Thursday 22 January 2015

Furry bags of genes

Felis catus the domestic cat is handy for keeping down mice and less desirable for killing song birds but these are value judgements that we humans lay on the poor creatures according to how useful they are to us. An interesting and valuable project is being launched today here in Ireland that is based on the fact that cats come in a palette of colours and that those colours are largely determined by variants inherited in a 'simple Mendelian fashion".  The last phrase of jargon means that the genetics of cat coat colour is well understood and that you can tell which gene-variants a given cat carries merely by looking . . . with binoculars if necessary or even by microscopic analysis of a photograph that appeared on the front cover of Journal of Heredity. Almost all other species would require a blood- or DNA-sample to generate any genetic information.

This project is a good example of where a number of observations can be combined to yield some data. Q: "What is the singular of data?" A: "Anecdote".  You can't tell much by determining the genetic make-up of the cat next door; except to hazard a well-informed guess as to which of the neighbourhood cats were its parents.  But if you look at many cats, you can calculate what the frequency of the genes are in that population. This was first done in a scientific fashion by a student of J.B.S Haldane in 1947: A.G. 'Tony" Searle was tasked by the great man to sample the cats of blitz-damaged London as part of his PhD programme.  It turned out that there were a lot of stray cats on  bomb-sites and in SPCA shelters and, in short order, Searle had data on 700 cats.  That sounds like data but on another level it is also an anecdote.  It is just one dot on the globe with rather a lot of numbers attached to it.  A few years later, however, Searle was posted to Singapore and he dusted off his cat genetics tool-kit and found several hundred cats in the streets and bazaars of that outpost of empire . . .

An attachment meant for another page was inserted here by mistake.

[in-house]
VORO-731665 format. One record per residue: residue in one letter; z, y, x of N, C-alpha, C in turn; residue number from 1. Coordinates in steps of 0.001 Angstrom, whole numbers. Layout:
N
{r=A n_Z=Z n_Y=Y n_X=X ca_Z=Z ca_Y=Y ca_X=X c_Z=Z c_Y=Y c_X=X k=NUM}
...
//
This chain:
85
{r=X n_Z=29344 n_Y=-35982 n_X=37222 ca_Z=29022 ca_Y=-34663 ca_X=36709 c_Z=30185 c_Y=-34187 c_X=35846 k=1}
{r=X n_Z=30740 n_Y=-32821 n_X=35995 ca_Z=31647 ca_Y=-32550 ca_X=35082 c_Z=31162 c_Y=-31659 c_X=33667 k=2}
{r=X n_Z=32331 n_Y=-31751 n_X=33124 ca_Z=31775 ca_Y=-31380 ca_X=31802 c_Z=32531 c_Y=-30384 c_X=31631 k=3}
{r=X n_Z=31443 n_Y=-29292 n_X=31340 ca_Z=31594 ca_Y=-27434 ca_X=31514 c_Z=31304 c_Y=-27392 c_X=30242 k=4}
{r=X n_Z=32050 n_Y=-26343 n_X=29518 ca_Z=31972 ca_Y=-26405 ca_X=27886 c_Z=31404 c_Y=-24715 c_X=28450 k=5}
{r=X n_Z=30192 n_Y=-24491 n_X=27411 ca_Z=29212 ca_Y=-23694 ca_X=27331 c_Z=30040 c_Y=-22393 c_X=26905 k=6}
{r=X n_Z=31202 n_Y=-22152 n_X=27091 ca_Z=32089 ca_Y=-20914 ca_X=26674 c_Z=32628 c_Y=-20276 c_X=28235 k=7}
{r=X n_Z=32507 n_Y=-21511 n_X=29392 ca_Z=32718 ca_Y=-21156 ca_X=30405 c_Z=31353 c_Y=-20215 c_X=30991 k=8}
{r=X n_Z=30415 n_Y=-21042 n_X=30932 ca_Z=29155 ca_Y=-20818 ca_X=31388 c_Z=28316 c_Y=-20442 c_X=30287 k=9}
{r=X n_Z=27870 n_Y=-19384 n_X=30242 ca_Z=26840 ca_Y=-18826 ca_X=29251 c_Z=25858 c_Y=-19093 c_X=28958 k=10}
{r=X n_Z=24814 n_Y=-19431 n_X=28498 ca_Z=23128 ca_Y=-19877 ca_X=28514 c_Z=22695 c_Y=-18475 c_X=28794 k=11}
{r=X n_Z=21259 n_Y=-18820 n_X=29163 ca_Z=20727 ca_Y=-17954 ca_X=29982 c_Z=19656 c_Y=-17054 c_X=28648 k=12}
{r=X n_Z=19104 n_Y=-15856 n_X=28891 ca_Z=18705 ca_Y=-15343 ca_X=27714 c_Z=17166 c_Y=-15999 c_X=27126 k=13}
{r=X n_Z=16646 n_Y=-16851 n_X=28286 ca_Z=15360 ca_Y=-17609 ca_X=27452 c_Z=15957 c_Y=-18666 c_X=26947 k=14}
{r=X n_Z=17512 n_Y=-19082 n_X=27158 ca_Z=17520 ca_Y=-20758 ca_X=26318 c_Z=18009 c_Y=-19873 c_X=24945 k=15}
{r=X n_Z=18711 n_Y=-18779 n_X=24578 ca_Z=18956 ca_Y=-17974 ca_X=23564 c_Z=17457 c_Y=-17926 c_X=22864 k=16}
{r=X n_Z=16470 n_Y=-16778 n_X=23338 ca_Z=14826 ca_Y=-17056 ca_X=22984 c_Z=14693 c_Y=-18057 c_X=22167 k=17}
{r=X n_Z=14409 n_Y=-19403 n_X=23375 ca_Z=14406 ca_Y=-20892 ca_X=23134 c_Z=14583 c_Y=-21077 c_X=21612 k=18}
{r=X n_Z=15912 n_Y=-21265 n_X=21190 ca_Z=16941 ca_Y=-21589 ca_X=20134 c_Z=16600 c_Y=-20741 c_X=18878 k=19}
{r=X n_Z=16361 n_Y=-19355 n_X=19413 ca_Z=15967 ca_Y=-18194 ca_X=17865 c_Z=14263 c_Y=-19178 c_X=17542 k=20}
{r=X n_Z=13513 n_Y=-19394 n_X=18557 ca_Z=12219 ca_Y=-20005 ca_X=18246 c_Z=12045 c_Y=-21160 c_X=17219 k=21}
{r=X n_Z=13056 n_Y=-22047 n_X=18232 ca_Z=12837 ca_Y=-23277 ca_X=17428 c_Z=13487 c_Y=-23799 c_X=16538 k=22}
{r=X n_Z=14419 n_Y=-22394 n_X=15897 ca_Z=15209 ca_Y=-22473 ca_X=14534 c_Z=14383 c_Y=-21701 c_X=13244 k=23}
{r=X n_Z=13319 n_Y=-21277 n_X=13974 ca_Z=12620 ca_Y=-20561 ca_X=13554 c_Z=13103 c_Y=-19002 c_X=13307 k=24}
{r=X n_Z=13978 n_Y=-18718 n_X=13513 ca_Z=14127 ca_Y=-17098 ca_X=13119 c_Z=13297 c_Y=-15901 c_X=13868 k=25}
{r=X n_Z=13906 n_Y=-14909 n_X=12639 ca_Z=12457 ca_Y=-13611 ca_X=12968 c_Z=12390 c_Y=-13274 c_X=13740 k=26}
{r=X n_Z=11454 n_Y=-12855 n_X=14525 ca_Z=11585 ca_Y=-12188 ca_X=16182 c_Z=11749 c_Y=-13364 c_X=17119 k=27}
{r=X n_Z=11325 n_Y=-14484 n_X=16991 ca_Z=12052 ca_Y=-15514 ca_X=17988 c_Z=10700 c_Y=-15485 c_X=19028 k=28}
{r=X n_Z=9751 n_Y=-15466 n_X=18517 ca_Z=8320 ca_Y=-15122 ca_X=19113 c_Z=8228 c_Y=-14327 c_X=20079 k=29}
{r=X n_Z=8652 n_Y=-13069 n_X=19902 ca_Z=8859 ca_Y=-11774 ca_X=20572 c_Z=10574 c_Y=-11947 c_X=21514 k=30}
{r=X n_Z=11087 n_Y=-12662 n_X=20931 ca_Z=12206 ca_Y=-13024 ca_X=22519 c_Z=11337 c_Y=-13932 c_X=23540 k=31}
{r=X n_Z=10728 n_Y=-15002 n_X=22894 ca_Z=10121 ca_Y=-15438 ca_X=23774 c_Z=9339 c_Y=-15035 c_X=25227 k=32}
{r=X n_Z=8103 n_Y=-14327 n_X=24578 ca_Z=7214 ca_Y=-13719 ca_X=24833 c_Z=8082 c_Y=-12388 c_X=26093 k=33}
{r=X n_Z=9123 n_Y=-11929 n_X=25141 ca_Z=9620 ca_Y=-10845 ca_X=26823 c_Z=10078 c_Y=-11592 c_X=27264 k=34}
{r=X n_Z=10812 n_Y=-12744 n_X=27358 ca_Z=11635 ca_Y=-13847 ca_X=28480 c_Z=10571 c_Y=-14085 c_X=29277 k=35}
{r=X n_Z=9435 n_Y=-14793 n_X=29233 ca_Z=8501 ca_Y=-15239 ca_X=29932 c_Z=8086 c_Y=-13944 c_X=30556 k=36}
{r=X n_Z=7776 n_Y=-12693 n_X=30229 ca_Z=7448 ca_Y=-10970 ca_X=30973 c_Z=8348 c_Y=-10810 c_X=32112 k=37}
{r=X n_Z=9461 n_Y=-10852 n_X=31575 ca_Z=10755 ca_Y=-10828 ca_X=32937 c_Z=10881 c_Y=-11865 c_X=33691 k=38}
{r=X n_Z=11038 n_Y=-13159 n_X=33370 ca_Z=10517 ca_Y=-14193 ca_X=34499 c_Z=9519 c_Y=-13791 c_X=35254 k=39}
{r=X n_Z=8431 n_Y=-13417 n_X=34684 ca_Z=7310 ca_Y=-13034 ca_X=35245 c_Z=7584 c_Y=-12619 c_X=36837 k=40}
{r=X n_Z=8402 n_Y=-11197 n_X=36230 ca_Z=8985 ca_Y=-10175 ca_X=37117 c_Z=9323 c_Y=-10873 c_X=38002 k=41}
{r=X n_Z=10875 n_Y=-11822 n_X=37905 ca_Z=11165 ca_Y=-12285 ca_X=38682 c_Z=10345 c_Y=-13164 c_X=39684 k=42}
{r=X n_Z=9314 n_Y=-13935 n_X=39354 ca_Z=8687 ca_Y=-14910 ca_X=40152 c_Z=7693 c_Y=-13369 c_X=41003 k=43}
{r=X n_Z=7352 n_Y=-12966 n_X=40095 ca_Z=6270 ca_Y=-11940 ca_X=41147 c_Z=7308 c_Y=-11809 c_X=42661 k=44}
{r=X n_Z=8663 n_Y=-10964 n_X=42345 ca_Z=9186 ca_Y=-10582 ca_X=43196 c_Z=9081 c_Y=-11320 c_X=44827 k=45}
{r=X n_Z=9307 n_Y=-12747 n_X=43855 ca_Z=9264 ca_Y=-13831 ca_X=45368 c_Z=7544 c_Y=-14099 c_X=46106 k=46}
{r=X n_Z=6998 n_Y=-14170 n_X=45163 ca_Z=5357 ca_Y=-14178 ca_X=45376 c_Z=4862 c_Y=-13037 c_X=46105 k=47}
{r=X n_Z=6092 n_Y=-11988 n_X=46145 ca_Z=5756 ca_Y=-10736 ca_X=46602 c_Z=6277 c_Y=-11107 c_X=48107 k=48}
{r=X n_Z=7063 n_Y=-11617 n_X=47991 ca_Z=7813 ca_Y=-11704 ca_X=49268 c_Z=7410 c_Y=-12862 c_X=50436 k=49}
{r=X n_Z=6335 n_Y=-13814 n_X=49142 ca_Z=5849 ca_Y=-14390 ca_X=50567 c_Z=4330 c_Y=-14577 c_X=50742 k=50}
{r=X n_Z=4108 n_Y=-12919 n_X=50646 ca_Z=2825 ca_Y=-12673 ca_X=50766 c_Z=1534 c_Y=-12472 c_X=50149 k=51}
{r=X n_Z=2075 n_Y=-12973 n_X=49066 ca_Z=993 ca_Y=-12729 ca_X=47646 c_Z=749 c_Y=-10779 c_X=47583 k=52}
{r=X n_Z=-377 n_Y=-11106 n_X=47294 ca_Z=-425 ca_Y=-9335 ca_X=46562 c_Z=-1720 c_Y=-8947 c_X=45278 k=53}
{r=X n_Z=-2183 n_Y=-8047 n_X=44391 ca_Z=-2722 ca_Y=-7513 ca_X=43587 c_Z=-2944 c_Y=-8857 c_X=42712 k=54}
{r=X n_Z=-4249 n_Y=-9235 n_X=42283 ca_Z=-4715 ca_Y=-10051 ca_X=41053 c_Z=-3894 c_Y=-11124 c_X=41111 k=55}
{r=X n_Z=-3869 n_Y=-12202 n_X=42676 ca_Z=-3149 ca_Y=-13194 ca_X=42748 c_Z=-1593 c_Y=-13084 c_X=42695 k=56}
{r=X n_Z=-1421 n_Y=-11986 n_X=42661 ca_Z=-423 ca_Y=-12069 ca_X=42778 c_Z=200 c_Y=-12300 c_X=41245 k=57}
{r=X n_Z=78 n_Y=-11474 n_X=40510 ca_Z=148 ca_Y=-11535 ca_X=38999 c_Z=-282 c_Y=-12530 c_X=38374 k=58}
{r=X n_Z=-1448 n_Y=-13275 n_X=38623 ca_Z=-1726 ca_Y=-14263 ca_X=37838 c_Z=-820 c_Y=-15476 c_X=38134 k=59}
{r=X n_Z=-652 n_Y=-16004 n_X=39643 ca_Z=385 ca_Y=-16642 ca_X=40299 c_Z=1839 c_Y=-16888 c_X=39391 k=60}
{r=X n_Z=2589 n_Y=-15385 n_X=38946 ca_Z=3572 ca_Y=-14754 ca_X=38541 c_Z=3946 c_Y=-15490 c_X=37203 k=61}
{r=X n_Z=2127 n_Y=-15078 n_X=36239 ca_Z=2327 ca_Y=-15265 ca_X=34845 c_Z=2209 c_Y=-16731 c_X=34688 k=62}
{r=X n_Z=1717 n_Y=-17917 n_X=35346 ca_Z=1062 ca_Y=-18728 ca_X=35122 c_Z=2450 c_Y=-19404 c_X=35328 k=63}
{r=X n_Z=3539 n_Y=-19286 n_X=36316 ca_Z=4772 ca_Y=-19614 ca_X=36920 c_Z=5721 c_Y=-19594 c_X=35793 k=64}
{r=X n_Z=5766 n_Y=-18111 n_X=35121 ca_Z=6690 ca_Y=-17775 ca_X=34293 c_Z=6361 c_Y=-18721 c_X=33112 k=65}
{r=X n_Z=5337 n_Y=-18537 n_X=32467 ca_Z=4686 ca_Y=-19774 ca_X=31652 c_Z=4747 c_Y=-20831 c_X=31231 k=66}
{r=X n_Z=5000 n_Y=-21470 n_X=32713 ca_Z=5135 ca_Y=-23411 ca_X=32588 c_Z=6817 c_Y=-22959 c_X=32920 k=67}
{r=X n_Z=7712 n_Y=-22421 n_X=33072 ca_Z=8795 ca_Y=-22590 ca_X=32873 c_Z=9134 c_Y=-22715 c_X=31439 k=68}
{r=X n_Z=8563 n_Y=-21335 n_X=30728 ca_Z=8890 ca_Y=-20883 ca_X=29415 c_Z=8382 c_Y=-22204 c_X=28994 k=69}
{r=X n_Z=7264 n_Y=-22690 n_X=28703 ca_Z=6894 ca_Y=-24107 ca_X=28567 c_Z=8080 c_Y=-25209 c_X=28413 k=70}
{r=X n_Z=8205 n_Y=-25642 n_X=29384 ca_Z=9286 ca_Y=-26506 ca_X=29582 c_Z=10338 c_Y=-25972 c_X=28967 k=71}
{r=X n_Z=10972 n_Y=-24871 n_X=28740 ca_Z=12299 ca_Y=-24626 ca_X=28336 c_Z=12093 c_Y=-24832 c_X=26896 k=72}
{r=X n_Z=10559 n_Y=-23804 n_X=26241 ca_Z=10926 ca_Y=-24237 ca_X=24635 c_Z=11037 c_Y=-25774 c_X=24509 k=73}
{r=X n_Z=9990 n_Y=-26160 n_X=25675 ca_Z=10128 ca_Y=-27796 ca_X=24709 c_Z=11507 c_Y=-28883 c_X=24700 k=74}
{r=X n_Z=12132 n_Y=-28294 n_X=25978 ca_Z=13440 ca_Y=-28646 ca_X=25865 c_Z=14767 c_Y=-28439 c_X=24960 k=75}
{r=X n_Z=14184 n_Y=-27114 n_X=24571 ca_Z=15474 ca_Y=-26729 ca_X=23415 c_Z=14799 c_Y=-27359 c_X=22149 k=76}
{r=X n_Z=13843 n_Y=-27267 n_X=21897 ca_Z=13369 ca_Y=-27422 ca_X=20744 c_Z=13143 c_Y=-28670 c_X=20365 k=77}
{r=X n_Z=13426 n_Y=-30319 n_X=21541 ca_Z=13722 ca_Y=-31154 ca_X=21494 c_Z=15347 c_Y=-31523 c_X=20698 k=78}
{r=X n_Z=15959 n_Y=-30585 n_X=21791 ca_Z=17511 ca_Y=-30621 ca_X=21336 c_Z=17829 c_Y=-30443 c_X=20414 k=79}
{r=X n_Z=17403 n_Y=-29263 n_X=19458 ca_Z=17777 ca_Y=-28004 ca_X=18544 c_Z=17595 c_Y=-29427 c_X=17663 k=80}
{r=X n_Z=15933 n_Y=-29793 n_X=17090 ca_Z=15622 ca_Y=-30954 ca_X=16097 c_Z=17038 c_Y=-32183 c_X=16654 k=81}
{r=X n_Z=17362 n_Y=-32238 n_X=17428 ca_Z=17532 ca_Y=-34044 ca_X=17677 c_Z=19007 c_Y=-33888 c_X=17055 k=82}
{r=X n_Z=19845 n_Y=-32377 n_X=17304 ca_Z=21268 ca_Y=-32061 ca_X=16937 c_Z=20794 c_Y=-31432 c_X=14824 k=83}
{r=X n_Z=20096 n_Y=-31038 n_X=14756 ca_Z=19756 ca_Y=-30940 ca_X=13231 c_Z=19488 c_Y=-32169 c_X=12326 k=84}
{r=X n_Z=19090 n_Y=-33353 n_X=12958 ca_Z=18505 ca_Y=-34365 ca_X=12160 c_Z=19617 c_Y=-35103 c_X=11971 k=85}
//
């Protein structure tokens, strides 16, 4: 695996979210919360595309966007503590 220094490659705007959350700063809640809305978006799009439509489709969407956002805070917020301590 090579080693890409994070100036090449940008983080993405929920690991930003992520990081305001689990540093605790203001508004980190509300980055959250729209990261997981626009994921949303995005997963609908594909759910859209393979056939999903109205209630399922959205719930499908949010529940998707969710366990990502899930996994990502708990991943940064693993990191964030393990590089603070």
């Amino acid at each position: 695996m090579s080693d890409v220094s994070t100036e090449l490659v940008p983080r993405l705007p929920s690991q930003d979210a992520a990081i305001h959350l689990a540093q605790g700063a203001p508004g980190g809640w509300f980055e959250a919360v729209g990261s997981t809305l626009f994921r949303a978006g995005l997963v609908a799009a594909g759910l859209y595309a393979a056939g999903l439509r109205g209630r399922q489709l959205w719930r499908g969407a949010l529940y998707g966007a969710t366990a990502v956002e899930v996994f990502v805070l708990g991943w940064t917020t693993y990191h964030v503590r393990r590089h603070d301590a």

. . . and they were completely different from the cats of London. Not in the sense that they had extra legs or googly eyes but their gene frequencies were different. In post-WWII London, for example, Siamese cats were exotic and rare but in Singapore they were common as muck. Well, that's interesting: any scientist would start to ask questions:
  • What's halfway between Singapore and London? Ans: Kuwait
  • Will the frequency in Kuwait of, say, orange cats be the average of Singapore and London?
  • Would I expect the frequency profile in Kuala Lumpur to be  rather similar to Singapore's?
  • What about Australia?  hmmmm, maybe those cats would look more like London than Singapore despite geography?
  • Black cats in the tropics?  White polar cats with long hair?
Such questions spawned a cottage industry that covered large portions of the globe in the 1970s and 1980s.  In my callow youth, I was part of that project and it got me an education, lifelong friends and loadsa data.  The data that came in were idiosyncratically patchy: New England, Brazil, Scotland and the Netherlands were exhaustively covered but Africa and Spanish South America were blank.  It all depended on who was prepared to make a run for it in a particular region.

Aoife McLysaght, in conjunction with the Irish Times, is taking up the baton today to bring the field of cat population genetics into the crowd-sourced 21st century. By making it easy for Sean O'Public to contribute a genetic diagnosis of the family cat, they hope to get a mountain of data from across the country and see whether the 40 year old findings in Donegal have held up to the buffets of evolution.  Here's the lead article in the Irish Times which includes an embedded link to a simple web-form that will enable you, or your class at school, or your scout-troop to contribute. One of the questions will allow them to tie your data to a particular county.  This follows an honorable tradition in the footsteps of George Dawson Ireland's first Professor of Genetics who surveyed the country's human inhabitants w.r.t. their ABO blood groups back in the 1950s.  He went to the Blood Transfusion Board and lifted data for something in excess of 150,000 people (1:18 of the whole population) and calculated the frequencies for each county.  Like Searle with his cats, Dawson was gratified to find that there were slight but statistically significant differences in ABO frequencies in the West of the country compared to Dublin.

And what about Ukraine?  A parallel project would mobilise a lot of youngsters into doing some real science.

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